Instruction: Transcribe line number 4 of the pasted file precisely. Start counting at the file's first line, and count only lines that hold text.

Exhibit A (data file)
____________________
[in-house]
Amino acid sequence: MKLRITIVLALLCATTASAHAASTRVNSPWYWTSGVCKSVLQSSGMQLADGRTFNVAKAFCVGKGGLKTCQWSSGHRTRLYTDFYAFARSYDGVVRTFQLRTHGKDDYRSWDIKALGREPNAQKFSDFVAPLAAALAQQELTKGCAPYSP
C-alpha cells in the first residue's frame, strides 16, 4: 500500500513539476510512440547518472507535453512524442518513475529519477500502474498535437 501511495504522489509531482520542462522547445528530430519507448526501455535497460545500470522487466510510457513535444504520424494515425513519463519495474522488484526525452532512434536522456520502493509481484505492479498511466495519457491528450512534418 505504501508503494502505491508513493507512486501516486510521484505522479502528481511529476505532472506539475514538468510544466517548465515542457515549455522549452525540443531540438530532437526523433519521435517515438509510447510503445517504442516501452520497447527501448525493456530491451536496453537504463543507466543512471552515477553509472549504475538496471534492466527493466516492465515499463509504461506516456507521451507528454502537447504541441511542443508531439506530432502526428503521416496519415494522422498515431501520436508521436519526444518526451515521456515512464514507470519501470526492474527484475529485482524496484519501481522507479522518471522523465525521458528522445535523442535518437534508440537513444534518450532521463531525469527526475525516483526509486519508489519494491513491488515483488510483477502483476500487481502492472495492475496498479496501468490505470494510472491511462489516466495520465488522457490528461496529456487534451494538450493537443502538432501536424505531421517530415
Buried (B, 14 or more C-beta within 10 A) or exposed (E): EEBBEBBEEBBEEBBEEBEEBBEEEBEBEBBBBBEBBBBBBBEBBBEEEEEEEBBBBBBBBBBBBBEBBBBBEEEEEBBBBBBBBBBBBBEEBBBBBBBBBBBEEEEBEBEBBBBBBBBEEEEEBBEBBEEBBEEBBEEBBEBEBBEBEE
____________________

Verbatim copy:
Buried (B, 14 or more C-beta within 10 A) or exposed (E): EEBBEBBEEBBEEBBEEBEEBBEEEBEBEBBBBBEBBBBBBBEBBBEEEEEEEBBBBBBBBBBBBBEBBBBBEEEEEBBBBBBBBBBBBBEEBBBBBBBBBBBEEEEBEBEBBBBBBBBEEEEEBBEBBEEBBEEBBEEBBEBEBBEBEE